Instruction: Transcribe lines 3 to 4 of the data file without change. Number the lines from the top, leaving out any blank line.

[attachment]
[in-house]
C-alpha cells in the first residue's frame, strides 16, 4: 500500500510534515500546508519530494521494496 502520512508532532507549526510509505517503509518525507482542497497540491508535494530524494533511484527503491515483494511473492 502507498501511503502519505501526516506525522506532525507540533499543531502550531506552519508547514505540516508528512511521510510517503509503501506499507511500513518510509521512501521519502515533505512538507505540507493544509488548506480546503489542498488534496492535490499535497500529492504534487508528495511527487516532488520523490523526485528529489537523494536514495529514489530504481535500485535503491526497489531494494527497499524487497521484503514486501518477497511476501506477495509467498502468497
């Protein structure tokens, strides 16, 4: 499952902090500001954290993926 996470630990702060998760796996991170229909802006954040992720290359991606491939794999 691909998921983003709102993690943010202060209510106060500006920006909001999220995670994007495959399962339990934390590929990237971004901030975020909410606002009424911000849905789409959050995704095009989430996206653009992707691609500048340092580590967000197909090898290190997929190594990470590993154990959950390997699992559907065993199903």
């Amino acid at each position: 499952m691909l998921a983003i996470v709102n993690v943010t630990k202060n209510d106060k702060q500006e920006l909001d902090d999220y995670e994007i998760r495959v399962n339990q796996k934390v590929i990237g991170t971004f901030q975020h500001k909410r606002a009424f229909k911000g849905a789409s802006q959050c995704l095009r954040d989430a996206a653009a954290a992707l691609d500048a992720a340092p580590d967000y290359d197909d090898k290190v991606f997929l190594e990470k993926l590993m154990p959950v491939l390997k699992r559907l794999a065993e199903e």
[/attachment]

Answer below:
């Protein structure tokens, strides 16, 4: 499952902090500001954290993926 996470630990702060998760796996991170229909802006954040992720290359991606491939794999 691909998921983003709102993690943010202060209510106060500006920006909001999220995670994007495959399962339990934390590929990237971004901030975020909410606002009424911000849905789409959050995704095009989430996206653009992707691609500048340092580590967000197909090898290190997929190594990470590993154990959950390997699992559907065993199903």
């Amino acid at each position: 499952m691909l998921a983003i996470v709102n993690v943010t630990k202060n209510d106060k702060q500006e920006l909001d902090d999220y995670e994007i998760r495959v399962n339990q796996k934390v590929i990237g991170t971004f901030q975020h500001k909410r606002a009424f229909k911000g849905a789409s802006q959050c995704l095009r954040d989430a996206a653009a954290a992707l691609d500048a992720a340092p580590d967000y290359d197909d090898k290190v991606f997929l190594e990470k993926l590993m154990p959950v491939l390997k699992r559907l794999a065993e199903e």